Cosmic Vine: A z = 3.44 large-scale structure hosting massive quiescent galaxies

Shuowen Jin, Nikolaj B. Sillassen, Georgios E. Magdis, Malte Brinch, Marko Shuntov, Gabriel Brammer, Raphael Gobat, Francesco Valentino, Adam C. Carnall, Minju Lee, Aswin P. Vijayan, Steven Gillman, Vasily Kokorev, Aurélien Le Bail, Thomas R. Greve, Bitten Gullberg, Katriona M.L. Gould, Sune Toft

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We report the discovery of a large-scale structure at z = 3.44 revealed by JWST data in the Extended Groth Strip (EGS) field. This structure, called the Cosmic Vine, consists of 20 galaxies with spectroscopic redshifts at 3.43 < z < 3.45 and six galaxy overdensities (4−7σ) with consistent photometric redshifts, making up a vine-like structure extending over a ∼4 × 0.2 pMpc2 area. The two most massive galaxies (M∗ ≈ 1010.9 M ) of the Cosmic Vine are found to be quiescent with bulge-dominated morphologies (B/T > 70%). Comparisons with simulations suggest that the Cosmic Vine would form a cluster with halo mass Mhalo > 1014M at z = 0, and the two massive galaxies are likely forming the brightest cluster galaxies (BCGs). The results unambiguously reveal that massive quiescent galaxies can form in growing large-scale structures at z > 3, thus disfavoring the environmental quenching mechanisms that require a virialized cluster core. Instead, as suggested by the interacting and bulge-dominated morphologies, the two galaxies are likely quenched by merger-triggered starburst or active galactic nucleus (AGN) feedback before falling into a cluster core. Moreover, we found that the observed specific star formation rates of massive quiescent galaxies in z > 3 dense environments are one to two orders of magnitude lower than that of the BCGs in the TNG300 simulation. This discrepancy potentially poses a challenge to the models of massive cluster galaxy formation. Future studies comparing a large sample with dedicated cluster simulations are required to solve the problem.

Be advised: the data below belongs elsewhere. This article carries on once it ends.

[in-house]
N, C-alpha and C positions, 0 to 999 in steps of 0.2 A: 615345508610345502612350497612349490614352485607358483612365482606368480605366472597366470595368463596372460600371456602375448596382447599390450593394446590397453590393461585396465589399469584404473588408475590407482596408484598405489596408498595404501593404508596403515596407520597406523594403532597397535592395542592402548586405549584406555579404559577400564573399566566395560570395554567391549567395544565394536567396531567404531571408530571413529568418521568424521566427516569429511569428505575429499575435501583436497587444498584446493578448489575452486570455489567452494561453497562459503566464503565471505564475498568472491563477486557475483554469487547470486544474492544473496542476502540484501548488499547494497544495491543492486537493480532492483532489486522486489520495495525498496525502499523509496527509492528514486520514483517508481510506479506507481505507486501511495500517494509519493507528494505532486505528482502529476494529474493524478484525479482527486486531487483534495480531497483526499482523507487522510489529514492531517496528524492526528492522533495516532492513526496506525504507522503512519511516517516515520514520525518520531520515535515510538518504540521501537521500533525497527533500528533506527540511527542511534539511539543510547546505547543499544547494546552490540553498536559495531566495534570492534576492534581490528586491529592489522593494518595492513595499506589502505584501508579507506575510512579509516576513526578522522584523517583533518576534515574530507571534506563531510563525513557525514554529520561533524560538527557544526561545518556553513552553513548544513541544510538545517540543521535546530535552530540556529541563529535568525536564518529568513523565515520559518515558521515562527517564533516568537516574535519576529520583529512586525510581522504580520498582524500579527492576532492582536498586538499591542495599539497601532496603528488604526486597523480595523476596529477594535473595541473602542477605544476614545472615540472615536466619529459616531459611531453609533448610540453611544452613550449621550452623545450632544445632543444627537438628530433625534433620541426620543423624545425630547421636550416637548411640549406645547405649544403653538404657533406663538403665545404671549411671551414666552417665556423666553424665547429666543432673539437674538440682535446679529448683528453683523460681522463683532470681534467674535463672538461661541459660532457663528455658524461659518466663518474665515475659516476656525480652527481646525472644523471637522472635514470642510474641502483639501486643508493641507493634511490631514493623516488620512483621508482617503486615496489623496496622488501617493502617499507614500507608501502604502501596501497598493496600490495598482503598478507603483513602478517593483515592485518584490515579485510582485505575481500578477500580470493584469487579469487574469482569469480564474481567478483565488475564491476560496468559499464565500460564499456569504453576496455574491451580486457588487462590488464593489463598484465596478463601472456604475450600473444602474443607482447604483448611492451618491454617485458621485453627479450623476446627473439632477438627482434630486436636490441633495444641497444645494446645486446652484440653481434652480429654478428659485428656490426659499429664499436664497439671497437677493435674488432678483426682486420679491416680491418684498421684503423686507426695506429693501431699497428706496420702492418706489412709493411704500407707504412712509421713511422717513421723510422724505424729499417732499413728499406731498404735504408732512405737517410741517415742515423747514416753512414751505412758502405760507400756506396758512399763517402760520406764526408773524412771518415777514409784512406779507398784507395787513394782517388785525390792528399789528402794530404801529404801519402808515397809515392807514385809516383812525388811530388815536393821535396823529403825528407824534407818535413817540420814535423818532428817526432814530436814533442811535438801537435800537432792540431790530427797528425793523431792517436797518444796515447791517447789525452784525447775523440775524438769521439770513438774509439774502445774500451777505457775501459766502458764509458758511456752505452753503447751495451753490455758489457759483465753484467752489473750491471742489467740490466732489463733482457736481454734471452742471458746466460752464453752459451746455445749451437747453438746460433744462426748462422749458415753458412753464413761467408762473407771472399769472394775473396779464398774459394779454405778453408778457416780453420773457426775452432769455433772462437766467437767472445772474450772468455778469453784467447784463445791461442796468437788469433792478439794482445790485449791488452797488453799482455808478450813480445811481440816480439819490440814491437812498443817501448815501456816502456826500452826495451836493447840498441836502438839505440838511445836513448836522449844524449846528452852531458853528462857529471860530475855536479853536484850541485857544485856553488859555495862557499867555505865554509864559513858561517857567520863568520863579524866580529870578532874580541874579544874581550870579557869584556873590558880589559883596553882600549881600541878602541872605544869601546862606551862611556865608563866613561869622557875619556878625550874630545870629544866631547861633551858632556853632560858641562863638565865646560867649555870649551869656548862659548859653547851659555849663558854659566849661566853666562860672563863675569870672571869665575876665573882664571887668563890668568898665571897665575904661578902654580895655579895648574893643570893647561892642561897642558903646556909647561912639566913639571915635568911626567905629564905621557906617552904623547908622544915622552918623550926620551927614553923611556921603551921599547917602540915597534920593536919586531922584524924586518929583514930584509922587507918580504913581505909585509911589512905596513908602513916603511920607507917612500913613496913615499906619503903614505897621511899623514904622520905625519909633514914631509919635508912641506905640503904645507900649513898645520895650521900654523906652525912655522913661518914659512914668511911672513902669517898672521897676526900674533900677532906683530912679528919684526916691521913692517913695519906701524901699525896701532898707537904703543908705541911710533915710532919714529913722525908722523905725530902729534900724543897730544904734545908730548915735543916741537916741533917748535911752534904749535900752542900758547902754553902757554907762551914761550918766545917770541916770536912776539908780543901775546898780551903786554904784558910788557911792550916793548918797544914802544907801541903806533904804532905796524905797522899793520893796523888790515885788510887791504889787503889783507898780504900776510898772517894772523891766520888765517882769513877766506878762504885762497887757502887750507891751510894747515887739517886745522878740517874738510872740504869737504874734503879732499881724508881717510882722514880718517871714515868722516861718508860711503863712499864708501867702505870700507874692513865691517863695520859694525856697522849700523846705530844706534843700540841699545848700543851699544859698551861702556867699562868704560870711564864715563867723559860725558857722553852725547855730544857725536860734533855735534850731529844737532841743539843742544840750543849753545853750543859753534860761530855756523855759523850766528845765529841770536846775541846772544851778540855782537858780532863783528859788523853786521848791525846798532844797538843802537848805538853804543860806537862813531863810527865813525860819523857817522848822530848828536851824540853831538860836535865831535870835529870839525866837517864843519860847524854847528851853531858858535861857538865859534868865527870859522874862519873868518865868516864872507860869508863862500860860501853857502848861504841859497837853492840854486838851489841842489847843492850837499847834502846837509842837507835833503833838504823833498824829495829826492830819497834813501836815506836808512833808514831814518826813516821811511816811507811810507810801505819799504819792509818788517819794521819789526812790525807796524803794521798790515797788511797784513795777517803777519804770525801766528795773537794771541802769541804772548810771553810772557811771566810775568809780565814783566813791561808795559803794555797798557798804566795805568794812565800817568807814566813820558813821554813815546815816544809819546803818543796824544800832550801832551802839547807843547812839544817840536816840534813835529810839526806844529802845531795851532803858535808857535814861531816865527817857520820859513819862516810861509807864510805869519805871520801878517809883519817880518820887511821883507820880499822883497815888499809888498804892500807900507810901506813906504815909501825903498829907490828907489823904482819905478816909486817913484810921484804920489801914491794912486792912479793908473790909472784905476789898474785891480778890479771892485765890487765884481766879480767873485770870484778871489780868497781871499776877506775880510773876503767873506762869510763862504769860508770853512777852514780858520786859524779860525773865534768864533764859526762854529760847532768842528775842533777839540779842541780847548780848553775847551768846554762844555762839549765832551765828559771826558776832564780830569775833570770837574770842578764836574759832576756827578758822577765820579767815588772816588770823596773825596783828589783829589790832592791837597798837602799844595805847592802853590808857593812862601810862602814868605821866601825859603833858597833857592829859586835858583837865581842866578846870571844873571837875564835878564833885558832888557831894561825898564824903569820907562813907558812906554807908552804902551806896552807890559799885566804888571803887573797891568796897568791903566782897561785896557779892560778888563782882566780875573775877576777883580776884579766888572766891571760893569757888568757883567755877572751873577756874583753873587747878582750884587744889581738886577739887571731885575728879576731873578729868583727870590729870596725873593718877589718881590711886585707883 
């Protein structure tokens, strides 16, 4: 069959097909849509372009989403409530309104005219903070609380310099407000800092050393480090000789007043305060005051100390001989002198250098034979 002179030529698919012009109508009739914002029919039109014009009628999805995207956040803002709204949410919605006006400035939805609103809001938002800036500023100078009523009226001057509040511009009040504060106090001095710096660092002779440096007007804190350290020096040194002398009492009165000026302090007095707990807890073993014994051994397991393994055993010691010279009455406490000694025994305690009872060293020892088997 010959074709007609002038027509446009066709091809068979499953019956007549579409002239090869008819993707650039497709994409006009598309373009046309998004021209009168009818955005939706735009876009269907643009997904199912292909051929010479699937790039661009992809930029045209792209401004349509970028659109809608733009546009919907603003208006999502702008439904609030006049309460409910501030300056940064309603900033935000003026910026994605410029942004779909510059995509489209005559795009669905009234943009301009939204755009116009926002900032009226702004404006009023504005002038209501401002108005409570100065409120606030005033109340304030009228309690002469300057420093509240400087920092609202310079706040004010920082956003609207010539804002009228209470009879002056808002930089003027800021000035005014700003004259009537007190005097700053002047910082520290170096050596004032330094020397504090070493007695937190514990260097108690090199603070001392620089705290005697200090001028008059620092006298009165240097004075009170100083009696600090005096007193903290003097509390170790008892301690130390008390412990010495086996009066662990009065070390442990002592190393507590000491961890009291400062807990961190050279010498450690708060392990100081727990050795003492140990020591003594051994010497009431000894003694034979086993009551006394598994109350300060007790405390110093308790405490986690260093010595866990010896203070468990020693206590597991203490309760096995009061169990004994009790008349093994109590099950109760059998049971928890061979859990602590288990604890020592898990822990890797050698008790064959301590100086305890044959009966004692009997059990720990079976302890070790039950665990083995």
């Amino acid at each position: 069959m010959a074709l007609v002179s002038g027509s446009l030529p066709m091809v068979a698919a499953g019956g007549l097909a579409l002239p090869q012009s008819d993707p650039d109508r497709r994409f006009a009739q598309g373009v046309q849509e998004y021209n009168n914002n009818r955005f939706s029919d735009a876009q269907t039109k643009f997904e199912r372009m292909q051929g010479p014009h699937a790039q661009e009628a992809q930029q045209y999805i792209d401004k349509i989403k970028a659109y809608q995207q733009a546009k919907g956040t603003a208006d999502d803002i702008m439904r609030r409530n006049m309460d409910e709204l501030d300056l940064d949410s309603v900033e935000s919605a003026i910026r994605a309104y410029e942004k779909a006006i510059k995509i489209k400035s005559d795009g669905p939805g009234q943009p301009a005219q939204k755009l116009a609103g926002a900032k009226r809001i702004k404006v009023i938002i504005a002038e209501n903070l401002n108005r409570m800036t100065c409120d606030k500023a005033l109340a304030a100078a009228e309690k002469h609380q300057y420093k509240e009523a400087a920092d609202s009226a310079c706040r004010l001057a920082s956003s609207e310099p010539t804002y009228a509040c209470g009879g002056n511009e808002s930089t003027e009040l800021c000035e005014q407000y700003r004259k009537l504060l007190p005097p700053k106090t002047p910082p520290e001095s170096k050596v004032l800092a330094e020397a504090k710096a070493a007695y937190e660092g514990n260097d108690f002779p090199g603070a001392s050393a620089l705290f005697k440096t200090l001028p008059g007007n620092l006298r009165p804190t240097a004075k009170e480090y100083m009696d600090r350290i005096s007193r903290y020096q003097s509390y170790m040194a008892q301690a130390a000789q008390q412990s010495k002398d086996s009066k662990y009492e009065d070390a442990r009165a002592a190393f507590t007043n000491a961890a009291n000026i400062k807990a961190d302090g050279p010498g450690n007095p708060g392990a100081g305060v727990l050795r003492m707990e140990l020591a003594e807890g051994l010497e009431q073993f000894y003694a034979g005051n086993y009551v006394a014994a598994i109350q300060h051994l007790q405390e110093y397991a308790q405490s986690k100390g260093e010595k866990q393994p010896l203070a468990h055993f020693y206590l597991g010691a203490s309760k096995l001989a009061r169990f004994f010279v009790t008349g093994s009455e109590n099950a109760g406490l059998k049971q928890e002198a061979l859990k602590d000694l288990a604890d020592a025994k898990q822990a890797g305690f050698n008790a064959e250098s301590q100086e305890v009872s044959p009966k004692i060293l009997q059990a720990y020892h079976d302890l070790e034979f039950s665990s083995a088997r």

Original languageEnglish
Article numberL4
JournalAstronomy and Astrophysics
Number of pages10
Publication statusPublished - 2024


  • Galaxies: clusters: general
  • Galaxies: evolution
  • Galaxies: formation
  • Galaxies: high-redshift
  • Galaxies: structure


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